14 January 2013 Reflections
The North Jax Monthly interview went well I think. I should hear back this week sometime. Also I should get a replacement lens by the end of week hopefully. In the meantime I have a little story to tell. After Friday’s drama I thought we would lighten things up a bit today. This happened last spring but its lesson is still very relevant today. The Broward River flows into the Saint Johns River and on into the sea about 20 miles upstream from here. Along the northern bank near the mouth of the river is Huguenot Park, a state run beach area where you can drive onto the beach, camp out, and enjoy the river on one side and the ocean on the other. It is also a major breeding ground for the Royal Terns, Laughing Gulls and other birds. I bought my first camera a year ago and took my second photography workshop last spring here and was able to capture a moment in the human-like interaction between a couple of Royal Terns. Getting a few photographers together to "capture through the lens" bird nature like this is the kind of activity local photographers can do for fun. I enjoy making little humorous slide shows of the interactions and sharing them with friends. I call this one Royal Tern Rejection, a Story of Ralph and Rhonda.
My instructor for the workshop was Mr. Maxis (Max) Gamez. He is a self-taught, well known, and published bird photographer for publications such as National Geographic. Max taught us what to watch for in the interactions we observed. Mature mating Royal Terns have a jet black plume of feathers on their crown. Immature Royal Terns have speckled crowns on their head that make them look almost like they are graying. This speckled look apparently does nothing for a female Royal Tern looking for a mate. In this brief encounter of courtship, a speckle headed male flies off and drops in on a prospective female. The female was not impressed with this young show off and let him know it in no uncertain “terns”. She nearly pecked his eyes out when he landed. He is soundly rejected and very upset about it as you can see in his actions. Yes, birds have feelings too!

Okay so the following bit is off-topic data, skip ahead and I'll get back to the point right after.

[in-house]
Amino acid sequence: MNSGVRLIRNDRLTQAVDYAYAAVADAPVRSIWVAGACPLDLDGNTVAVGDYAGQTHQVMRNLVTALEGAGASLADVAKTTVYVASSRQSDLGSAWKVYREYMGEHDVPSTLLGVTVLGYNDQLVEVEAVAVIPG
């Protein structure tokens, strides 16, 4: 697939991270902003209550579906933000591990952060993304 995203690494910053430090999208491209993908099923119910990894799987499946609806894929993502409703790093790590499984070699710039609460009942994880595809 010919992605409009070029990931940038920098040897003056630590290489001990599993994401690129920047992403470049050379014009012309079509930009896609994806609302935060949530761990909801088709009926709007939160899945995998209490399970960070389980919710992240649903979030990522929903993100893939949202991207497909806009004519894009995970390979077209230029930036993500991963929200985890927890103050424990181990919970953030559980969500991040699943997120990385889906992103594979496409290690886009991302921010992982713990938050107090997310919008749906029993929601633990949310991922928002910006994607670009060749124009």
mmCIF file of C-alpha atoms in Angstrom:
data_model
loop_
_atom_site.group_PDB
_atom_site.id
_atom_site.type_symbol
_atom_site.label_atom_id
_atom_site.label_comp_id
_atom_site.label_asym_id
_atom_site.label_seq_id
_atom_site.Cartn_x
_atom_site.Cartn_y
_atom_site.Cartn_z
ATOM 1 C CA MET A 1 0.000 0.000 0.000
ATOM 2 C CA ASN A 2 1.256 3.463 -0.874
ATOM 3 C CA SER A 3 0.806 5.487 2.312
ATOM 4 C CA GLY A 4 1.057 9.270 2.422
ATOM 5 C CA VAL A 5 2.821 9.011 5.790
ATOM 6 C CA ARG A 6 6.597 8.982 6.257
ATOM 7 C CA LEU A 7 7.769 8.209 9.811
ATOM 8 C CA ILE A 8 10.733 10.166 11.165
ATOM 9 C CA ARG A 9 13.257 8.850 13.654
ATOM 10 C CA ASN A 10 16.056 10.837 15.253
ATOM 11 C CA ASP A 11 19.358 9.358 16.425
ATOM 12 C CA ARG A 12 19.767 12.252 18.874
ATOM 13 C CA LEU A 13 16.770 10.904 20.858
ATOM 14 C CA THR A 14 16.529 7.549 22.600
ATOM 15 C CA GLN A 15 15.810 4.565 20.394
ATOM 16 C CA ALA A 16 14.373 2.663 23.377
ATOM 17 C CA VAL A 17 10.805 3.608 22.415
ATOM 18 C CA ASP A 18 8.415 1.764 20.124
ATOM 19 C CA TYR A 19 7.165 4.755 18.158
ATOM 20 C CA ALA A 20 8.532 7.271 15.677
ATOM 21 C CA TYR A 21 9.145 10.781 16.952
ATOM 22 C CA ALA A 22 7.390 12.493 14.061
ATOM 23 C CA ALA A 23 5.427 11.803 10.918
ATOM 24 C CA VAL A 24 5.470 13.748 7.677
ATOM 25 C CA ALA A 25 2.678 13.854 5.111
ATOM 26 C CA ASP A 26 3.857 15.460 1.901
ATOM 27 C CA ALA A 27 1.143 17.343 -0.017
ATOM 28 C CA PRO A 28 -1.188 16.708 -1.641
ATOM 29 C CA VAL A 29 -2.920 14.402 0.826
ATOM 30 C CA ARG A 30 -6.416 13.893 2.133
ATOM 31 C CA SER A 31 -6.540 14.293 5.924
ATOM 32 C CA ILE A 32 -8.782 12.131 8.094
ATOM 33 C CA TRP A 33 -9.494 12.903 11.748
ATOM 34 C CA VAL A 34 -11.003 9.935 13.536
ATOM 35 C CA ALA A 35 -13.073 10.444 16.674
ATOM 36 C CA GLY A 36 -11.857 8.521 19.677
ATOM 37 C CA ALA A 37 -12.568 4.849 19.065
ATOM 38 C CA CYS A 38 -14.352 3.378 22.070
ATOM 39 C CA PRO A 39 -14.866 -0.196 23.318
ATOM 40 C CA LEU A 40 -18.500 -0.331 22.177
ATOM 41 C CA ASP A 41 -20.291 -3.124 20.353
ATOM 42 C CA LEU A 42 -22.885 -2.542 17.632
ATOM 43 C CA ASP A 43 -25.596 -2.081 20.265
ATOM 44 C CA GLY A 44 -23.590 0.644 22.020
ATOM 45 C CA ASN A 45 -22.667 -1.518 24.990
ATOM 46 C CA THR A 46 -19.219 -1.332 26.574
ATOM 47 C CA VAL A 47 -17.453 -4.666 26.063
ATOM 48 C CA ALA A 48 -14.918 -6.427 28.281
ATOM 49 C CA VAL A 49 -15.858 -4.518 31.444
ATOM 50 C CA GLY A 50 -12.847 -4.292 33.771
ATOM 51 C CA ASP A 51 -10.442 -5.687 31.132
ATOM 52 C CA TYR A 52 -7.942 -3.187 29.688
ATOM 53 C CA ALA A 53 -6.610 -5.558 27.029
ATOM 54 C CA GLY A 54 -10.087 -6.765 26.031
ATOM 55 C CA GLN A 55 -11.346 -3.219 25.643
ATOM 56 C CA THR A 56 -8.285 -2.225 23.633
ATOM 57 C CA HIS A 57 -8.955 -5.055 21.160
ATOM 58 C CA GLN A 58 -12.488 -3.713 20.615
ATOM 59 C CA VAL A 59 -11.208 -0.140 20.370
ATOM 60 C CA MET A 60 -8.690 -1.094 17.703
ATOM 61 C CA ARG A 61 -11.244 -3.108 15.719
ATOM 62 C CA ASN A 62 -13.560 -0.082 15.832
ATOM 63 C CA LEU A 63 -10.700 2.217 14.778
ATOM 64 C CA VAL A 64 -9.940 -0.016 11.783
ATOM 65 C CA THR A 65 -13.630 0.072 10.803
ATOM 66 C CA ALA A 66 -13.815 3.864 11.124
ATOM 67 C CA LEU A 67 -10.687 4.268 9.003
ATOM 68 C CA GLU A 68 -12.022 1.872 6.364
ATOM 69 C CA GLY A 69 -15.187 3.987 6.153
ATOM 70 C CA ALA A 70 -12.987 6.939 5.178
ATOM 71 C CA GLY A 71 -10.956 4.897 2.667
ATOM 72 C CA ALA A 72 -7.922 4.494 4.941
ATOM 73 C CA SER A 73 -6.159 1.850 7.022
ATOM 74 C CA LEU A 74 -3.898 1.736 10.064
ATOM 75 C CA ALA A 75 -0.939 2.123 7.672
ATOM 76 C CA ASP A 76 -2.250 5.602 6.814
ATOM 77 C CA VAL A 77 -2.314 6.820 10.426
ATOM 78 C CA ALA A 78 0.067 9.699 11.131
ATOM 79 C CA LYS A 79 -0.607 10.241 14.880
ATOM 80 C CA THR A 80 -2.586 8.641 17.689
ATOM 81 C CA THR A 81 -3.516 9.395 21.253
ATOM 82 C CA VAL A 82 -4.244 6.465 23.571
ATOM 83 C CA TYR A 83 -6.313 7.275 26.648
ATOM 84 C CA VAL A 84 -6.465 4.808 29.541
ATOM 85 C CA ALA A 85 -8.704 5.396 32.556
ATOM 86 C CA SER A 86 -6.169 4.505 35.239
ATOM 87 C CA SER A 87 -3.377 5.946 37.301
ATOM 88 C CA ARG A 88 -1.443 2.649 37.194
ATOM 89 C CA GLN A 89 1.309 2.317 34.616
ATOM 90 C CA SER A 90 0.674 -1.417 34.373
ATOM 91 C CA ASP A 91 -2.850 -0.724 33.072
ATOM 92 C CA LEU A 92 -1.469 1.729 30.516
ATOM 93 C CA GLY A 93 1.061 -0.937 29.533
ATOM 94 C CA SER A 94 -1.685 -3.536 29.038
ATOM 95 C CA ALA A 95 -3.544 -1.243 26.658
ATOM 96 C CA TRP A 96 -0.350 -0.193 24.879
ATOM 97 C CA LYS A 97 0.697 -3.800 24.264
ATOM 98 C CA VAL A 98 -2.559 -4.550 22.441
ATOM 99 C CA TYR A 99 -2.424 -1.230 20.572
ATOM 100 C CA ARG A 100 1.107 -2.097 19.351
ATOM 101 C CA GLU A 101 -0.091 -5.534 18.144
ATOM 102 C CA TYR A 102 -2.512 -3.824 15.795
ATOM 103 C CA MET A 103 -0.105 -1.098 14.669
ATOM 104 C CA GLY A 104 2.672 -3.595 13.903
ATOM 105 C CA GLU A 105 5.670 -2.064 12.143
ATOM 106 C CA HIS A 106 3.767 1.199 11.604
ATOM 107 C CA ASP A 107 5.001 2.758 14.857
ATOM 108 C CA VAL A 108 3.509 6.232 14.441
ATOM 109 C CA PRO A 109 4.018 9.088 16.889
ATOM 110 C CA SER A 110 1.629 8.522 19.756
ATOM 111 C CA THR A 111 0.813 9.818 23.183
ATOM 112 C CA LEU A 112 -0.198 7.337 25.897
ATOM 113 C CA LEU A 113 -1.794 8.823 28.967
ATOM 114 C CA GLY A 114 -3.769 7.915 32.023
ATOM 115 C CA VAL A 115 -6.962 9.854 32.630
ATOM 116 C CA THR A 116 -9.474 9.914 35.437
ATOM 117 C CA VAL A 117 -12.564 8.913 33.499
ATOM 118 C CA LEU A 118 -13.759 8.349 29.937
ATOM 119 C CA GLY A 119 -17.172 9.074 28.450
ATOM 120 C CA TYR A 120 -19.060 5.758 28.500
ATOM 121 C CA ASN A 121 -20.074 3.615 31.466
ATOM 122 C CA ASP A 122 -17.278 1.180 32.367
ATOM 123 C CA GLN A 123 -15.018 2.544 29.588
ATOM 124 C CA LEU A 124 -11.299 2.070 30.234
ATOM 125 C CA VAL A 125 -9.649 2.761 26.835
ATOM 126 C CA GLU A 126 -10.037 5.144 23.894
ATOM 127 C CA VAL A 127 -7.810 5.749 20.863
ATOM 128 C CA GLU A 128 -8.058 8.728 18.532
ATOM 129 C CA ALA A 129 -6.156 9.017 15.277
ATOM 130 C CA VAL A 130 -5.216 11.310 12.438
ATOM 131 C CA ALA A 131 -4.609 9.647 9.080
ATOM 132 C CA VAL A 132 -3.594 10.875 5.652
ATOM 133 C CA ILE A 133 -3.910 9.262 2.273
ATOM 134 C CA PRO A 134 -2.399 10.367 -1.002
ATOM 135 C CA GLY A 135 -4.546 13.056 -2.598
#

Sometime, somewhere in life we have all been rejected. We ask “Lord why did you let this happen?” One answer can be found in a popular country song by Garth Brooks called “Unanswered Prayers”. When I go back this spring I hope to see Ralph with a mature plumage of black. Maybe Miss Rhonda will be there too. Hope springs eternal. Be blessed. Harry